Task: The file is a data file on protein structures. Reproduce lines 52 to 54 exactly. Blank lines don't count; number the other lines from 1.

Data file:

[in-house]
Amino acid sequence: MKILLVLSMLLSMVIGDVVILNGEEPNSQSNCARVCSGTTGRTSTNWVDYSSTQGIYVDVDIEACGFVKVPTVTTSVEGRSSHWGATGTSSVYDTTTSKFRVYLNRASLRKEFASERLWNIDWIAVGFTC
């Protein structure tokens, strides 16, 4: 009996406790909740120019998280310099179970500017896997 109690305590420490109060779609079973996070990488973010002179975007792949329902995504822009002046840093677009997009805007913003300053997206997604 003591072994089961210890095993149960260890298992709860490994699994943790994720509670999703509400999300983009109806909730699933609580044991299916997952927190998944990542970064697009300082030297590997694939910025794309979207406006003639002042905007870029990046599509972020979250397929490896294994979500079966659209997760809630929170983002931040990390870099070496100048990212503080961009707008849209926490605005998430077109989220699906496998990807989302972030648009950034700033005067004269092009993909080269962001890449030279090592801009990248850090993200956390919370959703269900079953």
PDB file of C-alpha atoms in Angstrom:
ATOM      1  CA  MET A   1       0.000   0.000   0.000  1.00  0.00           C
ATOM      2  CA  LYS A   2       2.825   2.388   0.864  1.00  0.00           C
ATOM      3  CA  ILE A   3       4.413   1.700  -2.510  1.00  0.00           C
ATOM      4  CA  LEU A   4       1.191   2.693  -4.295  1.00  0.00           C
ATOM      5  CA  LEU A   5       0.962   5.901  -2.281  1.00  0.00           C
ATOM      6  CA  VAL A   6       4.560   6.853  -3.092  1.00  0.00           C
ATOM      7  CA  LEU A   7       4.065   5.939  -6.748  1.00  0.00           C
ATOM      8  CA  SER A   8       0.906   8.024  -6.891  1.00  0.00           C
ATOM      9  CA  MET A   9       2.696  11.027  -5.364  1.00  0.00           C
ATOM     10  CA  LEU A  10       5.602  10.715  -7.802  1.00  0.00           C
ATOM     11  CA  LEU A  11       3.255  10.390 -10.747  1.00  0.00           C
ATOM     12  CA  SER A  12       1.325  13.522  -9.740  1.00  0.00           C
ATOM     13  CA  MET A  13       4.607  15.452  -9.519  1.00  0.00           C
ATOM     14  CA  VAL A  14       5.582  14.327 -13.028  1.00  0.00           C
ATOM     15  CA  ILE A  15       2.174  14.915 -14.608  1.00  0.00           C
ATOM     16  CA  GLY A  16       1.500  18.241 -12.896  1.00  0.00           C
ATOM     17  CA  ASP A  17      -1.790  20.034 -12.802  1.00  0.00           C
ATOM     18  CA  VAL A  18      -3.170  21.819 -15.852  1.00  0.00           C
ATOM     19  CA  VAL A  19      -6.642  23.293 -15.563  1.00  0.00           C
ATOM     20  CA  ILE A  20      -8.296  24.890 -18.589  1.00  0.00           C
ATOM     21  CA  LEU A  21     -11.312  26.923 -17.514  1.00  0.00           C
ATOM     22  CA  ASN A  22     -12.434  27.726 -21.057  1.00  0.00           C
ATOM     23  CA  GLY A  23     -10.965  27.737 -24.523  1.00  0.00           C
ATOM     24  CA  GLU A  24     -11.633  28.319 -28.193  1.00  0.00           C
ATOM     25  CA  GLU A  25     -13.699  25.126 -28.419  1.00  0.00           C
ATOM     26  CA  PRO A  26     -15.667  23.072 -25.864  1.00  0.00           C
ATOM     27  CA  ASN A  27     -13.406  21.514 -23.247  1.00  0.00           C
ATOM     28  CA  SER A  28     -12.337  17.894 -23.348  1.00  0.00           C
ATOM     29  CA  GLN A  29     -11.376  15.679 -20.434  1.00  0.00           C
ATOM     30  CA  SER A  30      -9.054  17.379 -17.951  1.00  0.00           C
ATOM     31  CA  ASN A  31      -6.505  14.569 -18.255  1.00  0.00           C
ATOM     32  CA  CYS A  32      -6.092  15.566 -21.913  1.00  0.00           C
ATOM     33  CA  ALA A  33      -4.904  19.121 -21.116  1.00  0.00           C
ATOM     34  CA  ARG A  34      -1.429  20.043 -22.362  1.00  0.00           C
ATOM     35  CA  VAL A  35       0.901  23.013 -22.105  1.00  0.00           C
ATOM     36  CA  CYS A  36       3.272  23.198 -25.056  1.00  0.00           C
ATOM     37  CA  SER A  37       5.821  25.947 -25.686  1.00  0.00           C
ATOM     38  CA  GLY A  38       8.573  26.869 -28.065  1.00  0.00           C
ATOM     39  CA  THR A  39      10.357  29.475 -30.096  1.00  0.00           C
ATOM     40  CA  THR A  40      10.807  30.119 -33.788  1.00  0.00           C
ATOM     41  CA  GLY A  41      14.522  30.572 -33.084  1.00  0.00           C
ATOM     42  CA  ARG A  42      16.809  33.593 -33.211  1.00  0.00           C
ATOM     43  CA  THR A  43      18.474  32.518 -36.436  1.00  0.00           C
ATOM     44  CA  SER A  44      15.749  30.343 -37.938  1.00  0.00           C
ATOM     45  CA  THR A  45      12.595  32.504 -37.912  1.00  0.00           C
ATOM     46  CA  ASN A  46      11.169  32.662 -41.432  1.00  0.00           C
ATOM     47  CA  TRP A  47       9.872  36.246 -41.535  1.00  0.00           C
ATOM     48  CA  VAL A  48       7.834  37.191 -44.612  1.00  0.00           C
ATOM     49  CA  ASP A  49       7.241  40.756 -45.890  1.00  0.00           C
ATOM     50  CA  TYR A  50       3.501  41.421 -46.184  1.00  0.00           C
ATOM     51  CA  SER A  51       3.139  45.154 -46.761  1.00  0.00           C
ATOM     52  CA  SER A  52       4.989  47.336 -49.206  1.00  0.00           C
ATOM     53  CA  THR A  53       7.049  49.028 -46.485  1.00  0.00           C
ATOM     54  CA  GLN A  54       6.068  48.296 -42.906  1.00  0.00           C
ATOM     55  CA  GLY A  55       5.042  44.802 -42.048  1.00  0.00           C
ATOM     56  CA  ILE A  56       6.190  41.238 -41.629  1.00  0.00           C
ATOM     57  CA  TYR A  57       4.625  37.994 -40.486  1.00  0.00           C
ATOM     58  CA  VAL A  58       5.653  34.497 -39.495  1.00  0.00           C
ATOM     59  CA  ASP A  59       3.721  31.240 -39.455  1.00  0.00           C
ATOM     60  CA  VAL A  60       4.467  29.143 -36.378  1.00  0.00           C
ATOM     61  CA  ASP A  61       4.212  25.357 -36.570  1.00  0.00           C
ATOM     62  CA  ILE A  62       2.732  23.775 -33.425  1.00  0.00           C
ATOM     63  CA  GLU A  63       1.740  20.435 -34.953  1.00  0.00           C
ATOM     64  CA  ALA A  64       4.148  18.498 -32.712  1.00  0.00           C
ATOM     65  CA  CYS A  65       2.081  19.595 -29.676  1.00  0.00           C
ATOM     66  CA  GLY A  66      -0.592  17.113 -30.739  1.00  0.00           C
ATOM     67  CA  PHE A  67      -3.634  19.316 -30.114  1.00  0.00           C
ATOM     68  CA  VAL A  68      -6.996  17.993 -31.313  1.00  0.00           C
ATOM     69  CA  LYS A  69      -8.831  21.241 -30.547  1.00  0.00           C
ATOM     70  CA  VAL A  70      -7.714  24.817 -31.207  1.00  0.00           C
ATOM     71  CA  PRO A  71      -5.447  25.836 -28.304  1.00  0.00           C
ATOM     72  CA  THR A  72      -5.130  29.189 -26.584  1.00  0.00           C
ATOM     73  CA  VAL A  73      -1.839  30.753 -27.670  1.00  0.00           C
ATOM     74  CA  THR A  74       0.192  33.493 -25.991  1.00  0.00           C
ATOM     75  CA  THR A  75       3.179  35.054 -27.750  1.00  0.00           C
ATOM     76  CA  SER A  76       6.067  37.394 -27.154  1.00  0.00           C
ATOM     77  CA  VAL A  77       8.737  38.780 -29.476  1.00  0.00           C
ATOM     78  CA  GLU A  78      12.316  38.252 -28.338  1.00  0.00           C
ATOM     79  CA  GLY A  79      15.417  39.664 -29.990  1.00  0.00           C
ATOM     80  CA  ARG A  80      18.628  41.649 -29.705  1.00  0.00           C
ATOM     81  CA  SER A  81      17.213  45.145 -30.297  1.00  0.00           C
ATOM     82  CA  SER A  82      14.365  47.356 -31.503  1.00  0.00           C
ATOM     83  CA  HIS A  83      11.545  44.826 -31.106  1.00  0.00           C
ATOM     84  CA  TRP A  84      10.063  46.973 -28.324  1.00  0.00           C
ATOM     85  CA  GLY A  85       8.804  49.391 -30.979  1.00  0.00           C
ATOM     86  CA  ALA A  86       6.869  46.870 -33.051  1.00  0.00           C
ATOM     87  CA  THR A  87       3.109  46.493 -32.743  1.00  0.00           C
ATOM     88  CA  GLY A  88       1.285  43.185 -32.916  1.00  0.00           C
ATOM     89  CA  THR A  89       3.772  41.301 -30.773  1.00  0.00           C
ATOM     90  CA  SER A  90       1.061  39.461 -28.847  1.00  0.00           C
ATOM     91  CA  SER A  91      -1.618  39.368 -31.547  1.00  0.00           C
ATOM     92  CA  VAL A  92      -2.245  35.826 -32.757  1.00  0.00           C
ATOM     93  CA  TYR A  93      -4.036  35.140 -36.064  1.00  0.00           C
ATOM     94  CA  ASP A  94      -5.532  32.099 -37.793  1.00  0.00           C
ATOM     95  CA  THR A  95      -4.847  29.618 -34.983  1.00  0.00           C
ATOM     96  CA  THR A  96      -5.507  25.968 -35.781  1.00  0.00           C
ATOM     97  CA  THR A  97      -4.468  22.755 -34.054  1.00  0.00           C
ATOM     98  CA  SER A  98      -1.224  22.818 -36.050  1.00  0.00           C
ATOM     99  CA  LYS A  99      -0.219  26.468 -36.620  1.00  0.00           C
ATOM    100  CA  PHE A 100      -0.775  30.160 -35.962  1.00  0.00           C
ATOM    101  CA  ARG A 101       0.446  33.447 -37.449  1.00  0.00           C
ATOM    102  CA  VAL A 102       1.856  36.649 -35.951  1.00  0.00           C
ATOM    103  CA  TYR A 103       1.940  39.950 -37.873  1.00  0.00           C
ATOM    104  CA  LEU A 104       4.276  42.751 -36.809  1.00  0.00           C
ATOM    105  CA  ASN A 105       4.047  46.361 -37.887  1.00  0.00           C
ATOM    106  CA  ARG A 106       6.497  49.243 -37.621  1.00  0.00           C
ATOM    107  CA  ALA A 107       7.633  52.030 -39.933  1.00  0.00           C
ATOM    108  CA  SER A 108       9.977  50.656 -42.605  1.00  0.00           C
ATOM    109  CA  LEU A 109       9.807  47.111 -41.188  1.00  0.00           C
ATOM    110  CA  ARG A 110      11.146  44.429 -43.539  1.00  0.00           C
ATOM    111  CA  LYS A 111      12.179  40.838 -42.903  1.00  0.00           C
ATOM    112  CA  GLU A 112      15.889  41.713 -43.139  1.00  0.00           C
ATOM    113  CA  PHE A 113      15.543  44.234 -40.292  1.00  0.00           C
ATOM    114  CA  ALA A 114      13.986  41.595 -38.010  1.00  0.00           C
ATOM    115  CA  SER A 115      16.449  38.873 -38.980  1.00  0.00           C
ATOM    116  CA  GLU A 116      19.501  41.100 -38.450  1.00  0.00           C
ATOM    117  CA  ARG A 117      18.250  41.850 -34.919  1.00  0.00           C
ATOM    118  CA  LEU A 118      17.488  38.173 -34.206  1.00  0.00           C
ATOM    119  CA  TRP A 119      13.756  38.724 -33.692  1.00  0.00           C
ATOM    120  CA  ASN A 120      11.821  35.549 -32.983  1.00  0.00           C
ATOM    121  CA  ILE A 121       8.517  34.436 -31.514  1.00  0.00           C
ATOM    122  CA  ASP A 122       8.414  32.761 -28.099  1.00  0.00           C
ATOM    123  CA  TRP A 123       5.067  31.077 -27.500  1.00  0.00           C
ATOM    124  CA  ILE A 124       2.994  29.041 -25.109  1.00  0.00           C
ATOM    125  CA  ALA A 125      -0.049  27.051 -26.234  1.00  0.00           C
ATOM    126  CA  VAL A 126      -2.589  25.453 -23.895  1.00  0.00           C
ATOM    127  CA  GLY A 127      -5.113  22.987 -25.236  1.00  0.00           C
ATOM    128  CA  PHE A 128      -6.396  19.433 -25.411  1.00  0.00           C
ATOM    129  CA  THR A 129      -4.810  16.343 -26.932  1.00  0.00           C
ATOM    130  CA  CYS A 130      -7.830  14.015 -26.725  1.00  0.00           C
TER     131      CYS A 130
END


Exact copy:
ATOM     48  CA  VAL A  48       7.834  37.191 -44.612  1.00  0.00           C
ATOM     49  CA  ASP A  49       7.241  40.756 -45.890  1.00  0.00           C
ATOM     50  CA  TYR A  50       3.501  41.421 -46.184  1.00  0.00           C